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f4: Sedation, muscle relaxation and motor coordination in GABAAR-mutated mice.Effects of DZP (10 mg kg−1, p.o.) on locomotor activity in the open field test (a), on muscle relaxation in the horizontal wire test (b), and on motor coordination in the rotarod test (c). ***P<0.001, *P<0.05 significant versus vehicle-treated wt (HHHH) mice (ANOVA followed by Dunnett's post hoc test). Statistics: locomotor activity F(6,177)=79.5 (n=106, 26, 8, 8, 9, 13 and 13 mice, for vehicle and DZP-treated wt mice, and DZP-treated HRRR, RHRR, RRHR, RRRH and RRRR mice, respectively). Horizontal wire F(6,165)=44.0 (n=109, 14, 8, 8, 9, 13 and 10 mice). Rotarod F(6,41)=11.5 (n=8, 5, 6, 7, 6, 8 and 8 mice). (d) Effects of DZP on locomotor activity and horizontal wire performance in quadruple GABAAR point-mutated (RRRR) mice. ***P<0.001; **P<0.05 significant versus vehicle (ANOVA followed by Dunnett's post hoc test) F(3,33)=13.4 (locomotor activity), n=9, 13, 8 and 7 mice, for vehicle, and 10, 30 and 100 mg kg−1 DZP; F(3,30)=0.44; P>0.60 (horizontal wire test), n=9, 10, 8 and 7 mice, for vehicle, and 10, 30 and 100 mg kg−1 DZP. All data points are mean±s.e.m.

Mentions: We next used the same triple point-mutated mouse approach to investigate non-pain-related effects. In these experiments, we focused on diminished locomotor activity (as a surrogate parameter of sedation), muscle strength and motor coordination. No significant differences were observed in the behaviour of drug-naive wt and point-mutated mice (Table 2). The DZP treatment strongly reduced locomotor activity in wt mice and in mice with BDZ-sensitive GABAARs of only the α1 subtype (HRRR mice; Fig. 4a). No sedative effects were observed in any of the other triple point-mutated mice. Mice with only α2 BDZ-sensitive GABAARs (RHRR mice) even showed a strong increase in locomotor activity, which may originate from the anxiolytic effect of DZP occurring through α2GABAARs (ref. 12). Impairment of muscle strength was assessed in the horizontal wire test. Significant muscle relaxation was detected in wt mice and in mice with BDZ-sensitive GABAARs of either only the α2 (RHRR mice) or α3 subtype (RRHR mice; Fig. 4b). Motor coordination, tested in the rotarod test, was significantly impaired by DZP in mice with only α1 (HRRR mice) and with only α3 BDZ-sensitive GABAARs (RRHR mice; Fig. 4c). Quadruple point-mutated (RRRR) mice were completely protected from DZP-induced muscle relaxation and motor impairment. They did, however, show a trend towards reduced locomotor activity (compare Fig. 4a). We therefore assessed changes in locomotion also after higher DZP doses in the quadruple point-mutated mice and found significant and dose-dependent impairment starting at 30 mg kg−1 (Fig. 4d). Unlike α1GABAAR-mediated sedation, impairment of muscle strength was absent in the quadruple point-mutated mice even at doses ⩾30 mg kg−1. The sedative action of DZP remaining in the quadruple point-mutated mice may be attributed to a low-affinity BDZ-binding site at α1GABAARs described earlier2122.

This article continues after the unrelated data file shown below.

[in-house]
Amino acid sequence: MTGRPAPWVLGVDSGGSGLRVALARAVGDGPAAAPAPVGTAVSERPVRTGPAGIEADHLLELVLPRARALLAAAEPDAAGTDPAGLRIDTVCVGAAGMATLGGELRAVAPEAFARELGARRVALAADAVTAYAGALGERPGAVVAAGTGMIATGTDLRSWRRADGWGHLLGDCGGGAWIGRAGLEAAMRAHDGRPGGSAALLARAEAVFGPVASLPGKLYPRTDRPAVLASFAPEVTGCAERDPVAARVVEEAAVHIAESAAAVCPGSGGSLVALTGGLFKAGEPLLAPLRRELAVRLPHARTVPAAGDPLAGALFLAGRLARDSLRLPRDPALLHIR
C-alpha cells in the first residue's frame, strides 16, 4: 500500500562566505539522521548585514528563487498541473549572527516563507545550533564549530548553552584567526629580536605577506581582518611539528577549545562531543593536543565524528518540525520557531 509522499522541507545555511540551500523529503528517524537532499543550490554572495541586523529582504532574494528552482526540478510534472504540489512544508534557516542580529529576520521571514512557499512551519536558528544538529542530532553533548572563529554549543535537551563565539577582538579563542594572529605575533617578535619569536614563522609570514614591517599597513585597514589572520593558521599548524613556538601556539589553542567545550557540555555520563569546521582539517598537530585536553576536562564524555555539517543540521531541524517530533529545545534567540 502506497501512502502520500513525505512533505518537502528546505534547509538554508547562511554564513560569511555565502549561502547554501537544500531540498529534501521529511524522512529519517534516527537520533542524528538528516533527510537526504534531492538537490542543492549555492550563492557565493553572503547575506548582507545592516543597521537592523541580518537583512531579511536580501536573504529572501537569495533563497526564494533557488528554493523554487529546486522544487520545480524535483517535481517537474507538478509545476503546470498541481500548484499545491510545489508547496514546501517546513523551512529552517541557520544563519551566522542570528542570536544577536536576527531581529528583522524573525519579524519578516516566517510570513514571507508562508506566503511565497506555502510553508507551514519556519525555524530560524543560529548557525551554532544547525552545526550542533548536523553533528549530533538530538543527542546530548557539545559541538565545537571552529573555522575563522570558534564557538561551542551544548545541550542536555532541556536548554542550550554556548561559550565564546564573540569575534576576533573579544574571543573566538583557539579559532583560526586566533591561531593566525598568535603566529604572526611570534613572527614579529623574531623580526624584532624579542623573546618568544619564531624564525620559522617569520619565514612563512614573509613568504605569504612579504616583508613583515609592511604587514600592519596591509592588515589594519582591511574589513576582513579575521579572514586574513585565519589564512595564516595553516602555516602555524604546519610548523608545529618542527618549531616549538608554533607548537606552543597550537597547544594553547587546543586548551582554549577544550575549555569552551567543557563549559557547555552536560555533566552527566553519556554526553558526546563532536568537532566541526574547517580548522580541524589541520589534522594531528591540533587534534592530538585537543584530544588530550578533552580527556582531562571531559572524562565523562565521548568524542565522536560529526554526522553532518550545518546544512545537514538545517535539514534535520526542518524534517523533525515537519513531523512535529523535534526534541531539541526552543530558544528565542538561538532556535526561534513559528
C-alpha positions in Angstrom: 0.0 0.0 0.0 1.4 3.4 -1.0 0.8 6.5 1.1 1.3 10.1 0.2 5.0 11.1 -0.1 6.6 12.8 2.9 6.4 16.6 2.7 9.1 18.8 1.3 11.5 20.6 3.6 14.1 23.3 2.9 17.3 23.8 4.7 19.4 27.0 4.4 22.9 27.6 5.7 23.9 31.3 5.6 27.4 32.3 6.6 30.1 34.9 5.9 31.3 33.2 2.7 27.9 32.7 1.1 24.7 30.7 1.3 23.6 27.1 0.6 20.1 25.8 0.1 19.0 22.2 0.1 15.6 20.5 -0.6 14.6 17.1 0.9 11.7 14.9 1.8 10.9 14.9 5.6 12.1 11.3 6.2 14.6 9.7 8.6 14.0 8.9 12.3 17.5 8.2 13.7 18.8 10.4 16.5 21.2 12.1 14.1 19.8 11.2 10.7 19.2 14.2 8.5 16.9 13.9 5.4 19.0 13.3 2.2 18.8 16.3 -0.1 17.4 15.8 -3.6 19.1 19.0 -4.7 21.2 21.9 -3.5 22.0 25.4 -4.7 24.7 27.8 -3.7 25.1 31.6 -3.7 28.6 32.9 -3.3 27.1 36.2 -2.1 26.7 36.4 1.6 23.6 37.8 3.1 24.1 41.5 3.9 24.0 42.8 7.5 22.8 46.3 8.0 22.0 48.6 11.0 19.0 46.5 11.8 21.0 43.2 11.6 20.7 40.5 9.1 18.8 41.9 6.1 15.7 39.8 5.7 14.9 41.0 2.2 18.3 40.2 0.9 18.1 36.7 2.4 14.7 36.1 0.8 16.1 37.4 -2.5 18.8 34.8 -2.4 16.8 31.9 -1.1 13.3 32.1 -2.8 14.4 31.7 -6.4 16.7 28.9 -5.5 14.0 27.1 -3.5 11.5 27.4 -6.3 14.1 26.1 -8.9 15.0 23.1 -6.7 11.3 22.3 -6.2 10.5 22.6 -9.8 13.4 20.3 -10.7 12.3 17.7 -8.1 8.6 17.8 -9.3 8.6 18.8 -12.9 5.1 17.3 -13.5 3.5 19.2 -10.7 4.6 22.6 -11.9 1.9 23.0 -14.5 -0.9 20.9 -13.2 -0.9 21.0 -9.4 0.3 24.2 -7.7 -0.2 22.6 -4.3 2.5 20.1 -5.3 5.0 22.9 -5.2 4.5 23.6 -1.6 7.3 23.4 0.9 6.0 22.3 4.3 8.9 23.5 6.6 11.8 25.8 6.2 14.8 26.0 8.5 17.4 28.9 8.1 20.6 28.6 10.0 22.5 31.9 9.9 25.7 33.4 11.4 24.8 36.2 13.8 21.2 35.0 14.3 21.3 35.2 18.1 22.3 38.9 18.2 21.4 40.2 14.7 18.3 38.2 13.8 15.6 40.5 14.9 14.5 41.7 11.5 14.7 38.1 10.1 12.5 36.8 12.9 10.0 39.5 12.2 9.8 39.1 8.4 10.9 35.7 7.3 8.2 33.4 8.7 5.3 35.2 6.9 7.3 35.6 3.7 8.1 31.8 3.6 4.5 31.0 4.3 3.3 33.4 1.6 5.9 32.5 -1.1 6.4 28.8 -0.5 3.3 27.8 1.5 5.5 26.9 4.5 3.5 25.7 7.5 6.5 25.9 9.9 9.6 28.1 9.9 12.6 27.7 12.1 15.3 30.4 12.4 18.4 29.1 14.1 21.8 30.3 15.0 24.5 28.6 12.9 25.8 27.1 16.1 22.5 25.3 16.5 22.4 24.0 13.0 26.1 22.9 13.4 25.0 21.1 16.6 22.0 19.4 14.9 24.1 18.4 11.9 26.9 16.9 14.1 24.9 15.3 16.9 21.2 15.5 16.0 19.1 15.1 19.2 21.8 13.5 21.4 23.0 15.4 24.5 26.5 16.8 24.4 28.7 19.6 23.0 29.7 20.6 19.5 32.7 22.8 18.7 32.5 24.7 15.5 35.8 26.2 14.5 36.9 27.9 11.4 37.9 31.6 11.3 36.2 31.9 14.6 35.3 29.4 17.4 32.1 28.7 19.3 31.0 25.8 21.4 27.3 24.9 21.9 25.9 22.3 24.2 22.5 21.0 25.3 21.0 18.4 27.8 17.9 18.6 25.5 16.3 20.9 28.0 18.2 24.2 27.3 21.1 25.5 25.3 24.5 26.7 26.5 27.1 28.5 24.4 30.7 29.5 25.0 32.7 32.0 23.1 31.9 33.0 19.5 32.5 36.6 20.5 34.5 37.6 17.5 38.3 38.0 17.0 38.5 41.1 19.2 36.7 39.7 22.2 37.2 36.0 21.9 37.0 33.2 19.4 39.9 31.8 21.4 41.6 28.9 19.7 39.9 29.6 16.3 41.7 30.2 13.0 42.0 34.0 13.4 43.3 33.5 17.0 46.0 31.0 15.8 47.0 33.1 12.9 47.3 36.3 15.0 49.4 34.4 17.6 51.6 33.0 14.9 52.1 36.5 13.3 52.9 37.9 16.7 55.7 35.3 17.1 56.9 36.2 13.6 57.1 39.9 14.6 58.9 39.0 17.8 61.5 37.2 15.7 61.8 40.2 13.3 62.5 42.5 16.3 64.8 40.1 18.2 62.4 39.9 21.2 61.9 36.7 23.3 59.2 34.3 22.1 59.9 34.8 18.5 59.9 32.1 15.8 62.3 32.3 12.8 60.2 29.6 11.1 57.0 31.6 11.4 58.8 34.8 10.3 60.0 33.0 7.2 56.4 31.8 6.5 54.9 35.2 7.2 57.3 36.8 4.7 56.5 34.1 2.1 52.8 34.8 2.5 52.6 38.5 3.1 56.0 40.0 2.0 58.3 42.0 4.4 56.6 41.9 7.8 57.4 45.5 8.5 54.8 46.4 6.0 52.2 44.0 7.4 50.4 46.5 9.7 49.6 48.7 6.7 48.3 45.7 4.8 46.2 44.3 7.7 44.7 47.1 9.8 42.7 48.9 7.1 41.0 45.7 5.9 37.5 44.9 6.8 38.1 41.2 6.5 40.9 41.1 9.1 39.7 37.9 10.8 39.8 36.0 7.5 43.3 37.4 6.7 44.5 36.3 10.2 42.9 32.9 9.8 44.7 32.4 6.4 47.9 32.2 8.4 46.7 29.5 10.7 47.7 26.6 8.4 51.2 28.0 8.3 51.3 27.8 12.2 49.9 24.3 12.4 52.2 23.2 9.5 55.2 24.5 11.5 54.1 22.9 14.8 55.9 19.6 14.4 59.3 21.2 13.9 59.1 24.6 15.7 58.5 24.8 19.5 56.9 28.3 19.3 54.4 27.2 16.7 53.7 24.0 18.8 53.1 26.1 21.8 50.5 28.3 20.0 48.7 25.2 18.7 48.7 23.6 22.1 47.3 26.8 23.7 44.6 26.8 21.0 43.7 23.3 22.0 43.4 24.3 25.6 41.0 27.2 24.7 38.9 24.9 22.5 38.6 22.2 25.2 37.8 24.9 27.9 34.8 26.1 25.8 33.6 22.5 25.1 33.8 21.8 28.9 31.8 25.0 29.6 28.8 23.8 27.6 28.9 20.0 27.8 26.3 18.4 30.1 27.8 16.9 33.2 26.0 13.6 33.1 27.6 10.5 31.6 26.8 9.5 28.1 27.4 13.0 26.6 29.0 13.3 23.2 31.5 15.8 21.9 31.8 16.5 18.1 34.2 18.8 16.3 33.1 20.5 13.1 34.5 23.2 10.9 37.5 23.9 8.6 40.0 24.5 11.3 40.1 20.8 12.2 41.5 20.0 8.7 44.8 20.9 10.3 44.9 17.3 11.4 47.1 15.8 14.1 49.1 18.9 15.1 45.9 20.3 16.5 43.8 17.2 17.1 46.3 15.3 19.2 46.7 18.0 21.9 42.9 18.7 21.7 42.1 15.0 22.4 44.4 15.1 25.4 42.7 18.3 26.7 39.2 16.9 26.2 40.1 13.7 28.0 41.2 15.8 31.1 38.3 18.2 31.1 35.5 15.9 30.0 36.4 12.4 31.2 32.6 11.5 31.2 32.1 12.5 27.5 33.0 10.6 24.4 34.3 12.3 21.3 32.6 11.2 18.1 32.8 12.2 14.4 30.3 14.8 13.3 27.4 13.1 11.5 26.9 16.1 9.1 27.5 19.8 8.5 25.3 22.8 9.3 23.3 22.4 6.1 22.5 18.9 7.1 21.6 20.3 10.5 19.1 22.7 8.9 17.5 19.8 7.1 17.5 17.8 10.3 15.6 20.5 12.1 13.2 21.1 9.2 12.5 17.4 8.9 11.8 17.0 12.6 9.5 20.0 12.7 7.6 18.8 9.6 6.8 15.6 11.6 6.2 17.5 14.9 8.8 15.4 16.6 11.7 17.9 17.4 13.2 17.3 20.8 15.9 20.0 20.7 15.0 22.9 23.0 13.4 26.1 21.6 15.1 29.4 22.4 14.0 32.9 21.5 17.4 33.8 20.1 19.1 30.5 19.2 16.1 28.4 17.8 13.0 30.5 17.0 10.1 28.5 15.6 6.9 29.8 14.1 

Analgesia and unwanted benzodiazepine effects in point-mutated mice expressing only one benzodiazepine-sensitive GABAA receptor subtype.